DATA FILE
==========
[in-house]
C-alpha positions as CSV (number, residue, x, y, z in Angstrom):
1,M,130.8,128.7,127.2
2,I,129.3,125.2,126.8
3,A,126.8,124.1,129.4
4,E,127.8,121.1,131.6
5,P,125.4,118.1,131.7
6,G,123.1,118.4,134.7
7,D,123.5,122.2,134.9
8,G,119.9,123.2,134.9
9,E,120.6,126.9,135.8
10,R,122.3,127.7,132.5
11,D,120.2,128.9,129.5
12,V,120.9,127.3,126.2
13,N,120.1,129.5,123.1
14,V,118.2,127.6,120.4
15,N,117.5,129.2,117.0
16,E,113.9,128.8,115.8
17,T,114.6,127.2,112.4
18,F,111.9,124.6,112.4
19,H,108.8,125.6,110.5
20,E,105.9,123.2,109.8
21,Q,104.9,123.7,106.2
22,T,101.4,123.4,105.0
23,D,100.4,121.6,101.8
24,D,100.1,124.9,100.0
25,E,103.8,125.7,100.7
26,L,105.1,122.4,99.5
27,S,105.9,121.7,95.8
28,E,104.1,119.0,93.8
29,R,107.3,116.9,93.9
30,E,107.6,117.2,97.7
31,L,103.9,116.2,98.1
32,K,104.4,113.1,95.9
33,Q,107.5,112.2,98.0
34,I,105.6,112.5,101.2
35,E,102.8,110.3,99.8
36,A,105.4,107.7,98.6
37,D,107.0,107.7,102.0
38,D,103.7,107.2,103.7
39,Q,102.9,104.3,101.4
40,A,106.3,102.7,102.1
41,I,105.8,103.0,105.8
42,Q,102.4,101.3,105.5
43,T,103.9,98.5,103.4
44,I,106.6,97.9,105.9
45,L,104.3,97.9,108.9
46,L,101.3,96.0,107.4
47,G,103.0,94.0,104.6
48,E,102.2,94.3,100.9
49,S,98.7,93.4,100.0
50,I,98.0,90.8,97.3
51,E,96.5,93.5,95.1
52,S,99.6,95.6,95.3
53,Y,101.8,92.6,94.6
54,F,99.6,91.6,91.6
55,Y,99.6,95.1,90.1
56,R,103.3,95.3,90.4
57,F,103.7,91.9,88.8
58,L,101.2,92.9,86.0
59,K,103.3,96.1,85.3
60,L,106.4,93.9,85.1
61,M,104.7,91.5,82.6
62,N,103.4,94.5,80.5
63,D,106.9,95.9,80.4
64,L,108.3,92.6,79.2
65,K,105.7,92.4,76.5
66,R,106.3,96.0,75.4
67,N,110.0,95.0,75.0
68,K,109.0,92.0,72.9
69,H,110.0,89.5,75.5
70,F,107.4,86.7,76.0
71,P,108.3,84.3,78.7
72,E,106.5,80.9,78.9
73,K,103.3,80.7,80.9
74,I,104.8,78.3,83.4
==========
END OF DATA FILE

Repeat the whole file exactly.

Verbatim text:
[in-house]
C-alpha positions as CSV (number, residue, x, y, z in Angstrom):
1,M,130.8,128.7,127.2
2,I,129.3,125.2,126.8
3,A,126.8,124.1,129.4
4,E,127.8,121.1,131.6
5,P,125.4,118.1,131.7
6,G,123.1,118.4,134.7
7,D,123.5,122.2,134.9
8,G,119.9,123.2,134.9
9,E,120.6,126.9,135.8
10,R,122.3,127.7,132.5
11,D,120.2,128.9,129.5
12,V,120.9,127.3,126.2
13,N,120.1,129.5,123.1
14,V,118.2,127.6,120.4
15,N,117.5,129.2,117.0
16,E,113.9,128.8,115.8
17,T,114.6,127.2,112.4
18,F,111.9,124.6,112.4
19,H,108.8,125.6,110.5
20,E,105.9,123.2,109.8
21,Q,104.9,123.7,106.2
22,T,101.4,123.4,105.0
23,D,100.4,121.6,101.8
24,D,100.1,124.9,100.0
25,E,103.8,125.7,100.7
26,L,105.1,122.4,99.5
27,S,105.9,121.7,95.8
28,E,104.1,119.0,93.8
29,R,107.3,116.9,93.9
30,E,107.6,117.2,97.7
31,L,103.9,116.2,98.1
32,K,104.4,113.1,95.9
33,Q,107.5,112.2,98.0
34,I,105.6,112.5,101.2
35,E,102.8,110.3,99.8
36,A,105.4,107.7,98.6
37,D,107.0,107.7,102.0
38,D,103.7,107.2,103.7
39,Q,102.9,104.3,101.4
40,A,106.3,102.7,102.1
41,I,105.8,103.0,105.8
42,Q,102.4,101.3,105.5
43,T,103.9,98.5,103.4
44,I,106.6,97.9,105.9
45,L,104.3,97.9,108.9
46,L,101.3,96.0,107.4
47,G,103.0,94.0,104.6
48,E,102.2,94.3,100.9
49,S,98.7,93.4,100.0
50,I,98.0,90.8,97.3
51,E,96.5,93.5,95.1
52,S,99.6,95.6,95.3
53,Y,101.8,92.6,94.6
54,F,99.6,91.6,91.6
55,Y,99.6,95.1,90.1
56,R,103.3,95.3,90.4
57,F,103.7,91.9,88.8
58,L,101.2,92.9,86.0
59,K,103.3,96.1,85.3
60,L,106.4,93.9,85.1
61,M,104.7,91.5,82.6
62,N,103.4,94.5,80.5
63,D,106.9,95.9,80.4
64,L,108.3,92.6,79.2
65,K,105.7,92.4,76.5
66,R,106.3,96.0,75.4
67,N,110.0,95.0,75.0
68,K,109.0,92.0,72.9
69,H,110.0,89.5,75.5
70,F,107.4,86.7,76.0
71,P,108.3,84.3,78.7
72,E,106.5,80.9,78.9
73,K,103.3,80.7,80.9
74,I,104.8,78.3,83.4